Wednesday, December 15, 2010

French/Italian Onion Soup

Hi All! Sorry for the hiatus - I've gotten many complaints and I hope to be blogging much more often now that the semester is officially over! Consider yourselves warned about the inundation of blog posts that are to come!

Speaking of the end of the semester, it has become a tradition for a few of us in my program to go out for a brewski or two (or three, or four) with one of our beloved Professors, let's call him Charlie. After class last Wednesday Charlie led the way up the street, just off campus, to the new pub-style bar and restaurant on Main Street called Catherine Rooney's. I've been there before for drinks, but never to eat, so I was excited to give it a try.

I was hungry, but not famished, and being that it was about 9pm I wasn't in the mood for anything too heavy, but I knew a salad wouldn't cut it either. So, I decided on one of my favorites: French Onion Soup. This is an Irish place with a pub feel, so their French onion was likely to be a decent choice, if not a great choice. Well, folks, this is my first negative blog post: I was extremely disappointed in the French Onion Soup. 

Main Street has a number of great places to eat, and being a lover of French Onion Soup, there are a few places to pick from that do a great job with the recipe: Iron Hill Brewery, Kildare's, and Deer Park Tavern. Well, I was wrong to include Catherine Rooney's in this list.

First of all, for those of you who don't share my love for this soup, a little background information. The modern day version of this soup came about in 18th century France and is composed of onions, beef broth, a large crouton, and gruyere cheese. The soup is poured in to a crock or ramekin, then a large crouton is added (crouton chosen over bread so that it can handle the broth without getting too mushy), topped with cheese, and placed in the oven or under the broiler in order to melt and lightly brown the cheese.

Secondly, I have a few personal criteria when it comes to French Onion Soup:
1. The cheese must be a mild white cheese (preferably Gruyere) and it must be melted over the edge of the crock.
2. It must be served in a crock (Not in a bowl, sorry Panera Bread).
3. The crouton inside must not be too mushy.
4. The  onion soup needs to be chock full of onions and super tasty.
5. There should never, under any circumstances, be Italian seasoning on the top. (this one is new)

As the waitress carefully reached across the table to place the piping hot crock (#2- check) of soup down in front of me, I noticed the mild white cheese, (#1- check) but after she placed it down I noticed that the cheese was not melted over the edge of the crock (just kidding, #1 - fail!).  Any French Onion Soup Connoisseur like myself knows that one of the best parts, whether you prefer it first or last, is picking the cheese off of the side of the crock and eating it. This crock was clean around the edges. Not a good look, Catherine Rooney's, not a good look. 

Please notice how the edge is cheese-free and the heap of "seasoning"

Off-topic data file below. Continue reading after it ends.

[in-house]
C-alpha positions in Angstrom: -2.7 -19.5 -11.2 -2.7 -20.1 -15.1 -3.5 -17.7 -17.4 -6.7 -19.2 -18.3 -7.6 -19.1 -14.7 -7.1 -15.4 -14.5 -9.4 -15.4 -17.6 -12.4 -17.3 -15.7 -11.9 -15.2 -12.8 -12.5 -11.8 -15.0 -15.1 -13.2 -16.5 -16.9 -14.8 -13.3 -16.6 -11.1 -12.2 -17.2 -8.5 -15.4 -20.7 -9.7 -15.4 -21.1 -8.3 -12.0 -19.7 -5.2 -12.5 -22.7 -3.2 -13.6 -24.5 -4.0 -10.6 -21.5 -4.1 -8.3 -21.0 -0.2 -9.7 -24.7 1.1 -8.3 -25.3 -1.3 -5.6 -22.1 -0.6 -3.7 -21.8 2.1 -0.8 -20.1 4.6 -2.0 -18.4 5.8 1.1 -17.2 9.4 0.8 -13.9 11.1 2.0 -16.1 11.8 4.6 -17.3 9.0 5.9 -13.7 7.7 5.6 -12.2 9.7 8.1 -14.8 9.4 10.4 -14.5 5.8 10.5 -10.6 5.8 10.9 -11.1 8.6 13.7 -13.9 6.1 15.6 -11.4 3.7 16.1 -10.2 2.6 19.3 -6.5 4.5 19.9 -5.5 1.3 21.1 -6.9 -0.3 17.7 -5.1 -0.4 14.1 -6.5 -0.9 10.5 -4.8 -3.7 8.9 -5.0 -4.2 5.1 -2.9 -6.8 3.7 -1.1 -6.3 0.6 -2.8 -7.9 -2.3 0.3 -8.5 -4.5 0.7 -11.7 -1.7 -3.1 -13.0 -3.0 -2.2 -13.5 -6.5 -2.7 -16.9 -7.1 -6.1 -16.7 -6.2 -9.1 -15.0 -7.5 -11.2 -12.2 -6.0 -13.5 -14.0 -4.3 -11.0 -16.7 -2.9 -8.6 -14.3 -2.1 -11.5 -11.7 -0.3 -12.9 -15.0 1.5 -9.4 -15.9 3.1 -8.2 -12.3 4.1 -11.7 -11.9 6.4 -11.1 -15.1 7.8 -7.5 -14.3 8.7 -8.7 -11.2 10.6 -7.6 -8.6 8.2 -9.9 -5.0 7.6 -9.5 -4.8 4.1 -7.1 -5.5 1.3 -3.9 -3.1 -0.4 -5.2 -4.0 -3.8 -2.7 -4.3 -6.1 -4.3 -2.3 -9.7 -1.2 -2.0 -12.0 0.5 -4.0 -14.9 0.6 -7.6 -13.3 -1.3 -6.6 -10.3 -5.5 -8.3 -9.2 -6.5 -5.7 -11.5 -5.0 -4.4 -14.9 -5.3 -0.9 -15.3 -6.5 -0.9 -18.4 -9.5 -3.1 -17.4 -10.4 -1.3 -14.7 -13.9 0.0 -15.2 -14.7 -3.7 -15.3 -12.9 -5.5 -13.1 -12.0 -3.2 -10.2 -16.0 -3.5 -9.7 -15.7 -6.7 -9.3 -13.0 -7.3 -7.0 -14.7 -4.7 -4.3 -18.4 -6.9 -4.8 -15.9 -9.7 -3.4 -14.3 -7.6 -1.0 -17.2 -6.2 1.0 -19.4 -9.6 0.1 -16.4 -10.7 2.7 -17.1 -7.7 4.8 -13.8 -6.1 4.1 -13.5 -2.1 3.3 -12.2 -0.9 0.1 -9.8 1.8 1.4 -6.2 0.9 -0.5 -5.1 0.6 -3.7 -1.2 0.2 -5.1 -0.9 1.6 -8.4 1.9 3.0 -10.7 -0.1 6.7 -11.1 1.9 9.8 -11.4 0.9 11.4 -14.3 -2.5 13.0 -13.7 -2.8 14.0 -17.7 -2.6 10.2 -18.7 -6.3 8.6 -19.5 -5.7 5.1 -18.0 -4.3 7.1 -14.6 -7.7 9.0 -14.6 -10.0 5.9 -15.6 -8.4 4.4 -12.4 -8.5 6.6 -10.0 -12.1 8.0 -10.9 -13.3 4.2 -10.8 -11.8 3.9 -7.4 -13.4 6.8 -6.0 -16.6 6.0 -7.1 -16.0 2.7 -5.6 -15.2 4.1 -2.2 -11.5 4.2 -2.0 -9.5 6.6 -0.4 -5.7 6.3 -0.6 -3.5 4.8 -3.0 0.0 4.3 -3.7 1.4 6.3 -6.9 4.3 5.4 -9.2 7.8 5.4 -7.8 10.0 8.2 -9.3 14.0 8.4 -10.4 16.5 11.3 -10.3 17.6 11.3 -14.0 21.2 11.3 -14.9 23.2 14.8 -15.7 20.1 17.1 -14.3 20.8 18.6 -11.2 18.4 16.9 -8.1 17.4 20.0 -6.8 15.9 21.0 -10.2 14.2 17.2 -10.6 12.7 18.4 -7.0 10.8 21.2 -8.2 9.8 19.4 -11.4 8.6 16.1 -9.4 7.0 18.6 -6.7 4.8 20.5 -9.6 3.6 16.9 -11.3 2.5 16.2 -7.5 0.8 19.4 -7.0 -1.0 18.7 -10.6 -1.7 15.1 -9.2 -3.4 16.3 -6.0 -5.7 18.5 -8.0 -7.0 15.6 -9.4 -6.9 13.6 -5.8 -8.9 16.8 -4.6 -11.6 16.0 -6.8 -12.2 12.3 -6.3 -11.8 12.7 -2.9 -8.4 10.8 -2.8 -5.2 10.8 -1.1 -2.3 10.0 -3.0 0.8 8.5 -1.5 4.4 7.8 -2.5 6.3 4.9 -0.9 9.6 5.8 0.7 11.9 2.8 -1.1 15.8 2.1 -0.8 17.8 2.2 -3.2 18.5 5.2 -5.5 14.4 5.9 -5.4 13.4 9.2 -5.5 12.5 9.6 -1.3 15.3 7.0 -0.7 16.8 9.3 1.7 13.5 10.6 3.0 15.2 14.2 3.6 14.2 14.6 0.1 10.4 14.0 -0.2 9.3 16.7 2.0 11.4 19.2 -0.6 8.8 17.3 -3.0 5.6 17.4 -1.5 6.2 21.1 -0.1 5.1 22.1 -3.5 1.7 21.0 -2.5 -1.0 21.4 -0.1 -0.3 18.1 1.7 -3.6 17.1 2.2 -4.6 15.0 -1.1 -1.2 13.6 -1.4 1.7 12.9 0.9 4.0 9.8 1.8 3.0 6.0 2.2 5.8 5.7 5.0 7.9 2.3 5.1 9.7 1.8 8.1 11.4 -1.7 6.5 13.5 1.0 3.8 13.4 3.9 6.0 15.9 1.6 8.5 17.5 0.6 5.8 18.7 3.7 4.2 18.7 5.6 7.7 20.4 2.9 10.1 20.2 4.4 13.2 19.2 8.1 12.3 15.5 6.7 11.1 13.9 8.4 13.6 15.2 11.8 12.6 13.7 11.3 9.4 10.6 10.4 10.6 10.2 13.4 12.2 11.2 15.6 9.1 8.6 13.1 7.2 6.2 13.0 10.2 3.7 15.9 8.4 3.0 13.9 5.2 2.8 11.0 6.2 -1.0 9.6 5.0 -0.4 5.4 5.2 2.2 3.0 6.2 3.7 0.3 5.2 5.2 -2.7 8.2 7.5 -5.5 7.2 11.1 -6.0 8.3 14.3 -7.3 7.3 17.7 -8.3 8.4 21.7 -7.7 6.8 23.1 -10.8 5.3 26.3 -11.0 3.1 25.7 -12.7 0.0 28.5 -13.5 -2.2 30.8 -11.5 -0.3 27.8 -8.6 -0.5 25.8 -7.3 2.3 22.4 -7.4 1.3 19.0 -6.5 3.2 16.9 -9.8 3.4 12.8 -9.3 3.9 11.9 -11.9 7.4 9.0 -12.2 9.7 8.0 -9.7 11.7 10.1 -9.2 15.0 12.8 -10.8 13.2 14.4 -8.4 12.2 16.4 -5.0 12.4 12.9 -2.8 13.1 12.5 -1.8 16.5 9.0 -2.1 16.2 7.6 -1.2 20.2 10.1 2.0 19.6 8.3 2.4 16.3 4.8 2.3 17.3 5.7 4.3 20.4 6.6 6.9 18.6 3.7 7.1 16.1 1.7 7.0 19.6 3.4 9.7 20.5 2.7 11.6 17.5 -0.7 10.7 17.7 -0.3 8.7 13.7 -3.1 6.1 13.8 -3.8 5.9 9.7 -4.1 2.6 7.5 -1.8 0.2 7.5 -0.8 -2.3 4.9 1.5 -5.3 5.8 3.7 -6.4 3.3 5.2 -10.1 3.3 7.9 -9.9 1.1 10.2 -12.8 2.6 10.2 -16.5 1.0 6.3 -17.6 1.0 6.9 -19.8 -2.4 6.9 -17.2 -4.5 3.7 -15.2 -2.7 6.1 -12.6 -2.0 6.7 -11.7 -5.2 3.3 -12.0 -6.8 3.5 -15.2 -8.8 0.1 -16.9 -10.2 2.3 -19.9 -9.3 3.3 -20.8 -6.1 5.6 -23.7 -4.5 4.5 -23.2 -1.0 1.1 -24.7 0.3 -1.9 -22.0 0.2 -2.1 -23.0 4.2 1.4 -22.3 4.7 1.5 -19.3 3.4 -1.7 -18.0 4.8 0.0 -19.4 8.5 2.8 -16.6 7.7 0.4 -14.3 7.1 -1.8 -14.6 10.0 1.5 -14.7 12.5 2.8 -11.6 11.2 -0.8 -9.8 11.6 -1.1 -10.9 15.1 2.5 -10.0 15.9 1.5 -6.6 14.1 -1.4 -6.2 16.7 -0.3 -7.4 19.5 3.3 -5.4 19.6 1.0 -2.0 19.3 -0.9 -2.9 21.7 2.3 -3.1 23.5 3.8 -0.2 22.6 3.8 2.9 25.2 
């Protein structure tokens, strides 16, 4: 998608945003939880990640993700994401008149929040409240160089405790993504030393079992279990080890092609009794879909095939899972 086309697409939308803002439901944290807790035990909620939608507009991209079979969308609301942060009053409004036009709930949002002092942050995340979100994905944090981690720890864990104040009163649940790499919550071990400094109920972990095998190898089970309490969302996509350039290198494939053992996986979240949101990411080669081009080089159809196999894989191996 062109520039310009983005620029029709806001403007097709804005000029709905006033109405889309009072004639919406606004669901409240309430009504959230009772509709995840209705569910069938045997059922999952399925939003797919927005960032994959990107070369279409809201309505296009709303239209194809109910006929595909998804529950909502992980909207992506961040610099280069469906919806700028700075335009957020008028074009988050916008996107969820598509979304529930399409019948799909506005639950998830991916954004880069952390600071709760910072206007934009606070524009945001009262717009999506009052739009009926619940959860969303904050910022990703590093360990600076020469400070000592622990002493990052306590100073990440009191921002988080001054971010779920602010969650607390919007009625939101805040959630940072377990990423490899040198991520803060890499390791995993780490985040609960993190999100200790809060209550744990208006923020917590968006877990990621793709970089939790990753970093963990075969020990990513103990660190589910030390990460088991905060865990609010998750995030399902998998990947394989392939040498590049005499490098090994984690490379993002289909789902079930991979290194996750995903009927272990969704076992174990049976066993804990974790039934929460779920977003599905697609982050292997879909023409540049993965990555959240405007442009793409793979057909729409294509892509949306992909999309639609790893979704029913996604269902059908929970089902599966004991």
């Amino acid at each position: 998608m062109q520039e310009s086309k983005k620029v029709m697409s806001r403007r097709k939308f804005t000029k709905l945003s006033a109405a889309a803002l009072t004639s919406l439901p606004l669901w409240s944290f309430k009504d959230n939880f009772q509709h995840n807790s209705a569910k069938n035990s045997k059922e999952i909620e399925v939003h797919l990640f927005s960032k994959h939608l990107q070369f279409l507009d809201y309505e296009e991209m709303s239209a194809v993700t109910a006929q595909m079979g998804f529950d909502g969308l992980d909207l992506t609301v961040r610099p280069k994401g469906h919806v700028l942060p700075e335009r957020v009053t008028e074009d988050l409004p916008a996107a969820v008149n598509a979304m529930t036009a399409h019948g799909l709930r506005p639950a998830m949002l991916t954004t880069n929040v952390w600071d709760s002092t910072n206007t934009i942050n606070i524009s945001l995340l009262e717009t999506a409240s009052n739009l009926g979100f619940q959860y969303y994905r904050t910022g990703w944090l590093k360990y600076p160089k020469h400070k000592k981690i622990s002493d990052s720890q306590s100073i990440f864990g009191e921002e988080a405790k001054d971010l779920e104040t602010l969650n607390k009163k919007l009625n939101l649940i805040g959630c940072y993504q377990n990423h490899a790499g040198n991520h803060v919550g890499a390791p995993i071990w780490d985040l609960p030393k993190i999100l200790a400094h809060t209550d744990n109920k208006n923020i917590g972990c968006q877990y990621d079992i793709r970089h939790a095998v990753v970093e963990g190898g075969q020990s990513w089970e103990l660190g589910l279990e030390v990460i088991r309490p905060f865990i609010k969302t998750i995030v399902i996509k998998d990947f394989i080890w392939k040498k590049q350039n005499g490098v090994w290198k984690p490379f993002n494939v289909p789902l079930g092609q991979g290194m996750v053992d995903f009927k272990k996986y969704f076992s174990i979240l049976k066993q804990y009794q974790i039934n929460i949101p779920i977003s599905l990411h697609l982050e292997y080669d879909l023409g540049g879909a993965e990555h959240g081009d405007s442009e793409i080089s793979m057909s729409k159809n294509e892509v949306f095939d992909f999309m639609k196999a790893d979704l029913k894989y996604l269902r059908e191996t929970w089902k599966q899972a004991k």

Being that the cheese was still completely covering the top of the soup, I let that one slide. As always I slid the spoon between the closest edge of the crock and the cheese to make a hole for some of the steam to escape. I tasted the cheese, which was perfectly, slightly browned on top, and it was delicious. As I waited for the soup itself to cool down I took a second bite of the cheese and... what's this? Is this some kind of seasoning? I look down and notice that there is a spice resembling parsley sprinkled on top of the cheese layer. AND I could taste it. With that second bite of cheese I had forgotten whether I was eating French Onion Soup or Chicken Parmigiana. Again, not a good look.

I ate some soup, sipped some water, and decided to try again with a clean palette. Same thing, still left me thinking about Italian food, which is NOT something I want to be thinking about while eating French Onion Soup.

I do not know what the seasoning was. (Here's where my lack of any culinary expertise really shows). But I do know that it is not the normal seasoning used on a French Onion Soup. If it wasn't for this seasoning, which could have been a mistake, it would have been just fine (still not great). 

Catherine Rooney's has a great atmosphere for those of us who are post-undergrads and looking for a fun place to hang out and enjoy a few drinks. But their French Onion soup is confused and confusing. It is safe to say that I will not be ordering the French Onion Soup from Catherine Rooney's again. I'll leave that one to Iron Hill and Kildare's. 

A bit of a side note: Before the soup I ordered a Hot Apple Cider drink, the Spiced Cider to be exact, which was hot apple cider and Captain Morgan's Spiced Rum. Not so good. I think spiked hot apple cider should be left at home where there is enough time and space to be made in a large pot on the stove mixed with whole apples, cinnamon sticks and slices of orange.

Although I am not new to French Onion Soup, I was new to Catherine Rooney's and, as you can see, sometimes an old favorite at a new restaurant is all you need to have a new food experience. And new isn't always better, but no regrets, just lessons learned! And the lesson here is no French Onion or Spiced Cider from Catherine Rooney's.

1 comment:

  1. I recently ate the Catherine Rooney's in Wilmington in Trolley Square. It was my first time eating there and I was pretty disappointed. The nachos were awful and the Irish coffee I ordered wasn't that great. I concur with it being a fun place to hang out and for some drinks, but not so much with the food.